Several poems were written in Hindi on the planned demolition of the Babri Masjid and the violence in Gujarat – Kunwar Narain’s poem “Ayodhya 1992” addresses Lord Rama and says: “Ayodhya is not your Ayodhya at the moment/ It’s turned into a Lanka of warriors/ ‘Manas’ is no longer your life-tale / But an election-call.” Narain was quite disturbed by the growing intolerance and hatred, and the violence perpetrated on minorities and intellectuals in recent years, and when some writers chose to return their Sahitya Akademi awards in protest, he extended his moral support to them.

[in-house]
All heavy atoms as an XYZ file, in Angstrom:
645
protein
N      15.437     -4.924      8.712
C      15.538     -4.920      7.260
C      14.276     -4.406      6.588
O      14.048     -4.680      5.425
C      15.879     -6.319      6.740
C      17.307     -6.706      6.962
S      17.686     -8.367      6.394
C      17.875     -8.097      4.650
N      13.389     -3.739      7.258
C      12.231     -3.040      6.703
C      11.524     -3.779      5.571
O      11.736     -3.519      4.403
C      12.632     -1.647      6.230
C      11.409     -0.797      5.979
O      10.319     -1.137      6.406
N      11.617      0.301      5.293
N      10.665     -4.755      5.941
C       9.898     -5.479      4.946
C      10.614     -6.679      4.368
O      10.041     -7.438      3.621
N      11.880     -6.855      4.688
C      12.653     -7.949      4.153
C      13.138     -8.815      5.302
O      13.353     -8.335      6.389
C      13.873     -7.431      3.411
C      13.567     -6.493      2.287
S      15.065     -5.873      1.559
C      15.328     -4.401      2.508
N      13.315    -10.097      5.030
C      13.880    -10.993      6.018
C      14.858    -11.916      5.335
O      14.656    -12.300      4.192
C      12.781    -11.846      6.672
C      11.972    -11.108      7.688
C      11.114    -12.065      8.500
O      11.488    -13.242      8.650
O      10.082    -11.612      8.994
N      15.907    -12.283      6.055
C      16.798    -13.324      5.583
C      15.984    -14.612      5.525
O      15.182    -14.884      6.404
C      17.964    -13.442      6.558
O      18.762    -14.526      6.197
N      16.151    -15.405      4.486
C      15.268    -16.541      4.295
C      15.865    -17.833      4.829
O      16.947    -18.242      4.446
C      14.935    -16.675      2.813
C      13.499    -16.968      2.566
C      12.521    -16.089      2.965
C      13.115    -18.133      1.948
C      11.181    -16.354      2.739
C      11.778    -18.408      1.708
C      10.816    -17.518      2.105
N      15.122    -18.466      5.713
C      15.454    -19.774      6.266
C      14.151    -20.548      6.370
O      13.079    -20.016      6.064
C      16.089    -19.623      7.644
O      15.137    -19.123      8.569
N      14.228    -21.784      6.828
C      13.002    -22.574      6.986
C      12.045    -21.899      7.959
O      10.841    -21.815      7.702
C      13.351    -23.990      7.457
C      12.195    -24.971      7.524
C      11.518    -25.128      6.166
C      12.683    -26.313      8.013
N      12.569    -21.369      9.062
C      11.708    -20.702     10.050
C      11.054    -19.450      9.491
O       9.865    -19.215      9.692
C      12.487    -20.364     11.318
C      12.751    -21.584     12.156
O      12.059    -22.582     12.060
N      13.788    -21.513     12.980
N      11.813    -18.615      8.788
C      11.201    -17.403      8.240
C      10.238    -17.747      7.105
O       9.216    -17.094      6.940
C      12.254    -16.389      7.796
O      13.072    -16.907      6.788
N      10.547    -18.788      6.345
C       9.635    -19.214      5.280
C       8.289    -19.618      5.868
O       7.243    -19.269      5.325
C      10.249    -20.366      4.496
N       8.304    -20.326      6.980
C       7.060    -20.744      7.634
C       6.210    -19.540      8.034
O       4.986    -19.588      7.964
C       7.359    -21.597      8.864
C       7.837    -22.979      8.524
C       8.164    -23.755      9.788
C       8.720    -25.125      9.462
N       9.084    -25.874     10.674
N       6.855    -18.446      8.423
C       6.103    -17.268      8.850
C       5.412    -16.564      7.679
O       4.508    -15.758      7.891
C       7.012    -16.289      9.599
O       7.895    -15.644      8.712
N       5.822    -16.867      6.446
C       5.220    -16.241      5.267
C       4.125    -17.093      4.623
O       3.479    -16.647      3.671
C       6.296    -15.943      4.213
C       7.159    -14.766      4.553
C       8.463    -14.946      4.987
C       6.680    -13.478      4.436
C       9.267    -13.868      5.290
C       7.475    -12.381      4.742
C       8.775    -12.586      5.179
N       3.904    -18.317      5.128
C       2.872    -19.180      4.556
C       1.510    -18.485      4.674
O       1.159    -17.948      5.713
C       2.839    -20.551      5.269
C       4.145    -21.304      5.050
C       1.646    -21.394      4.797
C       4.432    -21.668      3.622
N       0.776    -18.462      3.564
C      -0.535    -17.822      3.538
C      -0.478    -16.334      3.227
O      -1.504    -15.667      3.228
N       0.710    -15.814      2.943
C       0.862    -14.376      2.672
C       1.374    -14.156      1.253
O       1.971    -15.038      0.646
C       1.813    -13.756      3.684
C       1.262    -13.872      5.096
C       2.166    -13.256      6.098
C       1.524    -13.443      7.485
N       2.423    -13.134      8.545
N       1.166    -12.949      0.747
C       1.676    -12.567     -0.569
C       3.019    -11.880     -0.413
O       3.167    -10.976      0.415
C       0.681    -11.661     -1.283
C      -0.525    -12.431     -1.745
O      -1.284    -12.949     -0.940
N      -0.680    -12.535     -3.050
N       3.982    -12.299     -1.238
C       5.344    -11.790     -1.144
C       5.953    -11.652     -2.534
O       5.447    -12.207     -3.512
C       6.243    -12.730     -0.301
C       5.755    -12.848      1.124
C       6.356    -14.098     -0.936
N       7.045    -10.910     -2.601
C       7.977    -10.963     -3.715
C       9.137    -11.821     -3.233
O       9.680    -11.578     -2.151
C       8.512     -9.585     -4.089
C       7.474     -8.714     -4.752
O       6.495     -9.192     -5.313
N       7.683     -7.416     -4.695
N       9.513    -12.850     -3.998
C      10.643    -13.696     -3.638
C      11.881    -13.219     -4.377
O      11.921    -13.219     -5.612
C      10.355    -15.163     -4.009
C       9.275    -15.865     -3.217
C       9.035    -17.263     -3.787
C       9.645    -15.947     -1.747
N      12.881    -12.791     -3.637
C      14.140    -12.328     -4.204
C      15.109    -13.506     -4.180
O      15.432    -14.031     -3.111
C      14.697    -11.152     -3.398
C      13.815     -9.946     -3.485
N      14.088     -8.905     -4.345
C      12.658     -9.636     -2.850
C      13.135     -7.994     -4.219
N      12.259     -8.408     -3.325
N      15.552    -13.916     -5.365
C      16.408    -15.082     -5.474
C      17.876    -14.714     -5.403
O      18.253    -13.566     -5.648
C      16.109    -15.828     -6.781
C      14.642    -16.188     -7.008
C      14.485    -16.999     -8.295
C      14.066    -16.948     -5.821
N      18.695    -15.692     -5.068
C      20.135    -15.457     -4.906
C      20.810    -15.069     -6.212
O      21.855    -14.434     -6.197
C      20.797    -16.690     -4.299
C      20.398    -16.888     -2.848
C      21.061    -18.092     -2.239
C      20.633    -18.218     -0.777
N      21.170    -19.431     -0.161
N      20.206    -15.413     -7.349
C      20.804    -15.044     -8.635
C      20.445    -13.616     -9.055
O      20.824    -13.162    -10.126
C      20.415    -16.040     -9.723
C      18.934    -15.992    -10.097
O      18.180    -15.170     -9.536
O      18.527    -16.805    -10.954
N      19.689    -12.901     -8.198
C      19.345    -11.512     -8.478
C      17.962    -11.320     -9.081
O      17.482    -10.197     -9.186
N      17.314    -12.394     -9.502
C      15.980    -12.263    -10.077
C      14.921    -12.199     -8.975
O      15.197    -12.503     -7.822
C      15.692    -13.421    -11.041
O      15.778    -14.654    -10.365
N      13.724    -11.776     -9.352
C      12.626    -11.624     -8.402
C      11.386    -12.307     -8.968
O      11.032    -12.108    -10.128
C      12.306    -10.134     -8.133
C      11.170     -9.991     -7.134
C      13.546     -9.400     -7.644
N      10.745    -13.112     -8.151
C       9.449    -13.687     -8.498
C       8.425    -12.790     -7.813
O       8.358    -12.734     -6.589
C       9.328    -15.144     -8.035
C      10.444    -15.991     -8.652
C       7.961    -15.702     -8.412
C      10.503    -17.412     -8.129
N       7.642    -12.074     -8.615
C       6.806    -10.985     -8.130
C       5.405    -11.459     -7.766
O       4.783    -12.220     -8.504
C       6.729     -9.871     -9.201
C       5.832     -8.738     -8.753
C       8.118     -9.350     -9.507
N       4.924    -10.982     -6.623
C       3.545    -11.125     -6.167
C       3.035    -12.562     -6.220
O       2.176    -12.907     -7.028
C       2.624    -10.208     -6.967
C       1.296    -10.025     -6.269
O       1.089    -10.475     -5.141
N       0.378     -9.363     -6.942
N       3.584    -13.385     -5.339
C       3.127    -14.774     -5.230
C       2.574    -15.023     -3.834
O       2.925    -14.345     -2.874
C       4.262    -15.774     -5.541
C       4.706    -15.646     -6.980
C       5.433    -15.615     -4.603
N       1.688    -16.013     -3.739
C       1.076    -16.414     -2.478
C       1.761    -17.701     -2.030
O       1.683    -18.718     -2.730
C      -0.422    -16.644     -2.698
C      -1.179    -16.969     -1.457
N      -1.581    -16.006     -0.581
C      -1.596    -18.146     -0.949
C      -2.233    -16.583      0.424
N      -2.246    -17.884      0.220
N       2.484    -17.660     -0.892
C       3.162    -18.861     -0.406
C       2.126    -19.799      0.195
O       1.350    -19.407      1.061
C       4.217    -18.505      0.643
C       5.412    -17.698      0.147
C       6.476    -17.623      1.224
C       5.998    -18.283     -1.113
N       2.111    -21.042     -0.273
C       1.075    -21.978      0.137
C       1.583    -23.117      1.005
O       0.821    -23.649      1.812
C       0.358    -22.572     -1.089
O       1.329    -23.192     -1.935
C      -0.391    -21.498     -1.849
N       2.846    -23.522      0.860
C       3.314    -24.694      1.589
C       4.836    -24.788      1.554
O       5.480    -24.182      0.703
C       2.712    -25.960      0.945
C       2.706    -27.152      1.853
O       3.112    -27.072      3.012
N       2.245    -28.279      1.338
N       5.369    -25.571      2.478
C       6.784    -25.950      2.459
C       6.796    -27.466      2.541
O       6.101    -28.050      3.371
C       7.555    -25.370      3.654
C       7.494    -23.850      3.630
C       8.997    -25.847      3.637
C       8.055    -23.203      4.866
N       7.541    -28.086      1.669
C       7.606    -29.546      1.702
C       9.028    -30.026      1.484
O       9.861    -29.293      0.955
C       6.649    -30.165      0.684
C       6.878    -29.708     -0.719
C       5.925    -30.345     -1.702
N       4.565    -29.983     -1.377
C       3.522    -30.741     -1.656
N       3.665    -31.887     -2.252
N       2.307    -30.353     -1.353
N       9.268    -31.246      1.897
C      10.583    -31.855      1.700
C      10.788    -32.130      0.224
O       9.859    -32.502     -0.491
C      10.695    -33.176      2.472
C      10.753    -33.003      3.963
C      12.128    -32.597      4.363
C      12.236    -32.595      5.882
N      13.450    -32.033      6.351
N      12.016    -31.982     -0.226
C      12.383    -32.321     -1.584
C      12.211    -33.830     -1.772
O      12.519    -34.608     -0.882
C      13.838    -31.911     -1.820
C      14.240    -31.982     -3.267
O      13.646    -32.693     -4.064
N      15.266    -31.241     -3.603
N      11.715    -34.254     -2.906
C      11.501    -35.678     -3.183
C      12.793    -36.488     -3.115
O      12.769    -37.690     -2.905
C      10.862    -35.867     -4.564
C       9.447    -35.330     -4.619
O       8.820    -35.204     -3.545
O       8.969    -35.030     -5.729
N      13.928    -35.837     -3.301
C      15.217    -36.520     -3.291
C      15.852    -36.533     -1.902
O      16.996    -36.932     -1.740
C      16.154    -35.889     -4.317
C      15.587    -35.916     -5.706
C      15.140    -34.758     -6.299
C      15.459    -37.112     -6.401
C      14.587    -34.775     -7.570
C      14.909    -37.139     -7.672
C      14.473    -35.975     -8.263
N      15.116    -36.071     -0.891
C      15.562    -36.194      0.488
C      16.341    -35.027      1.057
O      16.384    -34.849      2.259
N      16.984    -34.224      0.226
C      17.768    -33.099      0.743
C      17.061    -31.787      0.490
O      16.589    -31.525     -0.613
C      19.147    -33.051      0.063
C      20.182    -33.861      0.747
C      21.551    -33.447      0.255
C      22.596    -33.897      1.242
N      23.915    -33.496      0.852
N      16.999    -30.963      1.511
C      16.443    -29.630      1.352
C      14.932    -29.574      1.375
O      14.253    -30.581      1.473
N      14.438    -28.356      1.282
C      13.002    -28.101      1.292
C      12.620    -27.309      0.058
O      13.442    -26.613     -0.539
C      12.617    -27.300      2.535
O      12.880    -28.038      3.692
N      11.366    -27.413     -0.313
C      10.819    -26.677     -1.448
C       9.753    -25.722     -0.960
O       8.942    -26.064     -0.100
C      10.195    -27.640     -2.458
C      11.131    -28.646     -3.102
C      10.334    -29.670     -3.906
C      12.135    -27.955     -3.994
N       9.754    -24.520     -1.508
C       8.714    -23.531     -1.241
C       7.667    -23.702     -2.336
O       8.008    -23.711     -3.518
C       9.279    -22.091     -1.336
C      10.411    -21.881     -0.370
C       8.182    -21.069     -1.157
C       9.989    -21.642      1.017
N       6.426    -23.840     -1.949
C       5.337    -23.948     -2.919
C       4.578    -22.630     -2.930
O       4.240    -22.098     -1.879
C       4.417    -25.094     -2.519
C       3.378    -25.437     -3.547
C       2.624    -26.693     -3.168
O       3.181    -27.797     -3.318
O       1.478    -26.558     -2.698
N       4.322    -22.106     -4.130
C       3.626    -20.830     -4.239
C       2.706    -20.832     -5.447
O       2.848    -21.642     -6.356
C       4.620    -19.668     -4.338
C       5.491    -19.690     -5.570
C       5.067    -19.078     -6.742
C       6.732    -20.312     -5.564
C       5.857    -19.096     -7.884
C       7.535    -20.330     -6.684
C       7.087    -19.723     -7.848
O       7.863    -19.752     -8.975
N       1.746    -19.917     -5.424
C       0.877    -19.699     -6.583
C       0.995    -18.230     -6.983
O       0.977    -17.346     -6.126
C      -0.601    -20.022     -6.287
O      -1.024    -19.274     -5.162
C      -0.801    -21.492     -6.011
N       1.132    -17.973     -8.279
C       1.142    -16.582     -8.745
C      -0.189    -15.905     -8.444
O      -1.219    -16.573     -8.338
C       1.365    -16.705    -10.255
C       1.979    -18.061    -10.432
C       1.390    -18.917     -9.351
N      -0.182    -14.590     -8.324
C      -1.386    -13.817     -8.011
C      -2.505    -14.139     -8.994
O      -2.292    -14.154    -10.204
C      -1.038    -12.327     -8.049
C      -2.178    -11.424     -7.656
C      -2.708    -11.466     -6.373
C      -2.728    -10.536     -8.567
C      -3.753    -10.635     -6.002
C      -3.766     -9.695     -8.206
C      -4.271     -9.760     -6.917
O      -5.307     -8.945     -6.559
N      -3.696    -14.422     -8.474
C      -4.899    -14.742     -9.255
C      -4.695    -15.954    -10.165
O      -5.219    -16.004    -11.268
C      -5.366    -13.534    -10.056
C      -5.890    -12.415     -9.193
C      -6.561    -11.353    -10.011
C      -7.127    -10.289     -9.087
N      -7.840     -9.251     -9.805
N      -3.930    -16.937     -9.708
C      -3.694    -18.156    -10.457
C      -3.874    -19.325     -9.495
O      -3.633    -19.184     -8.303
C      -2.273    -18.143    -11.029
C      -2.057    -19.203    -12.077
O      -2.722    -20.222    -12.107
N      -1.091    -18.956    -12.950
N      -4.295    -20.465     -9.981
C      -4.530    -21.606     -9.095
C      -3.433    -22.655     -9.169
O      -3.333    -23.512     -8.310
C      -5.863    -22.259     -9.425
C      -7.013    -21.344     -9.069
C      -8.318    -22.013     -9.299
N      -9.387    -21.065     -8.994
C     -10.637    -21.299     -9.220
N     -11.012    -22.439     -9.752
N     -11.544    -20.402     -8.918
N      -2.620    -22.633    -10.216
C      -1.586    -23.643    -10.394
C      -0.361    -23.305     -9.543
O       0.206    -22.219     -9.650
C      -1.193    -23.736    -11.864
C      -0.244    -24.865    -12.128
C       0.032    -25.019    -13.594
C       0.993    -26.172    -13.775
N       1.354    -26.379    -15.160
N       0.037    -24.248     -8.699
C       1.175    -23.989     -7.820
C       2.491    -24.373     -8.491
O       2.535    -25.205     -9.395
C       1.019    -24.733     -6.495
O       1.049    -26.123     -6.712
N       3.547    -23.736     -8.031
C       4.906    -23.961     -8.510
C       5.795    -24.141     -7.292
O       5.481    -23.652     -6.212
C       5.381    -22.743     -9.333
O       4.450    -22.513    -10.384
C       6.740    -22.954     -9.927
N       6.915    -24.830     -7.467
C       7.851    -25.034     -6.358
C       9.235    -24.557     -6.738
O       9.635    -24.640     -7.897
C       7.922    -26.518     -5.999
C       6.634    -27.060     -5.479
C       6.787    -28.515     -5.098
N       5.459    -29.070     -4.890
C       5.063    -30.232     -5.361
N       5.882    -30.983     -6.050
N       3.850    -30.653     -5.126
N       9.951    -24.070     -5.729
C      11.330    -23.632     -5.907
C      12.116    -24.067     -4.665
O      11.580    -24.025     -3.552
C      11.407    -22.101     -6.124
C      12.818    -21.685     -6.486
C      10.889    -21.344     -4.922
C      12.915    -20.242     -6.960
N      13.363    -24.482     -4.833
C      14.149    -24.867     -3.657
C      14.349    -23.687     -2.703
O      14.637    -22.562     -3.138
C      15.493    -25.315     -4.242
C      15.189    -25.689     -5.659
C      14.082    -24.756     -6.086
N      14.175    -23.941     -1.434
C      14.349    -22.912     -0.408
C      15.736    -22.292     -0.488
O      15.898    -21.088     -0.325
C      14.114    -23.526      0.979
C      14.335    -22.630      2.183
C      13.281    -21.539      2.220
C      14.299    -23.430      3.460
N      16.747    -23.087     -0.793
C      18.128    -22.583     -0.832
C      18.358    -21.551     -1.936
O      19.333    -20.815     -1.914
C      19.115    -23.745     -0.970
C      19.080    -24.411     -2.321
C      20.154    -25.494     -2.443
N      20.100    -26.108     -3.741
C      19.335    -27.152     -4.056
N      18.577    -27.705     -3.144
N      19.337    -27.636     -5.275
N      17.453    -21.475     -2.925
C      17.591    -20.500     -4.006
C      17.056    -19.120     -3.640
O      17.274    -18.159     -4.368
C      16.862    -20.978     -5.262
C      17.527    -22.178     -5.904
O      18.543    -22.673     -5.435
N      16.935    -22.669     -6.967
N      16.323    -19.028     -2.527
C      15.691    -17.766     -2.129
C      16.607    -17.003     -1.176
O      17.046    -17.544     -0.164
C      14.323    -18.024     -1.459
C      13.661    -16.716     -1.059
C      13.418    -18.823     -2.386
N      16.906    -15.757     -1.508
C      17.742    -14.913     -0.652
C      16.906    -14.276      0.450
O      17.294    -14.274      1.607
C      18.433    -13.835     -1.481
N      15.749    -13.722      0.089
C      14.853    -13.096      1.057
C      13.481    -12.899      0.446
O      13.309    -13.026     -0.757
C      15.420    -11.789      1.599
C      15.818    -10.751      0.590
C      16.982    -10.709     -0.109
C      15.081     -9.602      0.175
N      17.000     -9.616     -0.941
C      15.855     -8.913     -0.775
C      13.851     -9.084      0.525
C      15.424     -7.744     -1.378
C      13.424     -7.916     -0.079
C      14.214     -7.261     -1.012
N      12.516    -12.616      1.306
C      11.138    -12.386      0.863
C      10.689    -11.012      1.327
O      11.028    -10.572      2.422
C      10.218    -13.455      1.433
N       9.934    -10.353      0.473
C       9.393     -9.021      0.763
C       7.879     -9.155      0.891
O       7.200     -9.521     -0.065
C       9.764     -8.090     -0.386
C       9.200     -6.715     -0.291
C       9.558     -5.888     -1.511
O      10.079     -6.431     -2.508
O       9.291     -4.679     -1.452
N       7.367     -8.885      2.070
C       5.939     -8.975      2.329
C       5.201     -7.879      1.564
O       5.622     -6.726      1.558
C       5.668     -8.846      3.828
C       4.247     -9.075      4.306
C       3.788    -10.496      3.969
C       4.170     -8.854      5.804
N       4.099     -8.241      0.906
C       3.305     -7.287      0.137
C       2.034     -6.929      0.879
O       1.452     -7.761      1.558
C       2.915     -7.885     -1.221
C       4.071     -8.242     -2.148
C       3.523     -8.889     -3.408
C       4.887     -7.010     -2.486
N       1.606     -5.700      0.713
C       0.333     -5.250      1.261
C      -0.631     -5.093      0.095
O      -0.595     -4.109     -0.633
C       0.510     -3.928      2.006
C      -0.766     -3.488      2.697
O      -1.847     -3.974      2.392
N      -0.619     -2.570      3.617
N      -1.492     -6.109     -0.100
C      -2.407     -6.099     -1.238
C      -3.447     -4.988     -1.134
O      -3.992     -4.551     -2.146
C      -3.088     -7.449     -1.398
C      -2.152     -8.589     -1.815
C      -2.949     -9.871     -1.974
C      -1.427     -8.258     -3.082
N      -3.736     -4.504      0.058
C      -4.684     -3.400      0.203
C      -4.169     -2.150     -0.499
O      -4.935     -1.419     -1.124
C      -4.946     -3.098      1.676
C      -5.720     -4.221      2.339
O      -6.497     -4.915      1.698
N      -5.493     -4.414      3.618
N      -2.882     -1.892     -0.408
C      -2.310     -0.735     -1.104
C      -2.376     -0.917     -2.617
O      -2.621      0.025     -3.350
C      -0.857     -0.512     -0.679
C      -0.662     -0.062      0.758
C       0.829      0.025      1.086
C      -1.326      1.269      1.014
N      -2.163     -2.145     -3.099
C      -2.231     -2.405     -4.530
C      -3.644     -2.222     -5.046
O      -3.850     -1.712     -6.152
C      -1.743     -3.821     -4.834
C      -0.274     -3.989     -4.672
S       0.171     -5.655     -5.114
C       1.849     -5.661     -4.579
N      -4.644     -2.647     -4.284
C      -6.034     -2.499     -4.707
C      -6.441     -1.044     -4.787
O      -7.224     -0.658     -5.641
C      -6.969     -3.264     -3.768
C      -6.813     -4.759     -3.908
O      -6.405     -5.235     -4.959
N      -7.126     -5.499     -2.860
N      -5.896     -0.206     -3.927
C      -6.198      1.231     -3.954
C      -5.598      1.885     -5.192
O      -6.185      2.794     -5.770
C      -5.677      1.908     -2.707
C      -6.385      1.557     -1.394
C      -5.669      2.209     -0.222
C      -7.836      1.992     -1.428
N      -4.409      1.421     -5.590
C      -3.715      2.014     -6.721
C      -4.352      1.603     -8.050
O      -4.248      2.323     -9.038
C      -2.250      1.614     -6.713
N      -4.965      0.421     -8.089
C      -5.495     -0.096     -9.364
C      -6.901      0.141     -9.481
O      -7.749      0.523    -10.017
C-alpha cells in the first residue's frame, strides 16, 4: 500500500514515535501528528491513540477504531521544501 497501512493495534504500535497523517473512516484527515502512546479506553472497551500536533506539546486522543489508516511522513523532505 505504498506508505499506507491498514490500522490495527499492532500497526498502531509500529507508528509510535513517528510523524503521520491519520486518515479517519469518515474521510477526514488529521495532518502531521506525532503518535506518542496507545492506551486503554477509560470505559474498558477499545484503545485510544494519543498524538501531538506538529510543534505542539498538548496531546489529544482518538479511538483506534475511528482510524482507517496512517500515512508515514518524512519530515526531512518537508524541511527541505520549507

Despite having reasons to hate the world and fight it, spending his life with utmost love and affection, Kunwar Narain was as much an ethical human being, as he was an ethical poet. One may say that his ethics was his politics. Our deceitful politics, market, economy and several other acts of inhumanity and crudeness have rendered words such as humanity, integrity, goodness, truthfulness nearly meaningless and unstable, but Kunwar Narain’s poetry brings them back to life: “Like a bright mirror, / Whenever I turn/ A word/ Towards man, things and the stars/ Behind them/ I see a meaning emerge/ Which is greater than the word.” German poet and playwright Bertolt Brecht thought that a great composition is one which can be explained in a single word or a single sentence. He is a poet who envisions a fuller humanity, whose concepts constantly recur in his poems. He wishes to be fuller, and writes: “This time If I stay alive, / I’d like to return grateful/ If I return this time, / It would not be as a wounded man, / but a man who returns fuller/ thinking of everyone’s well-being.”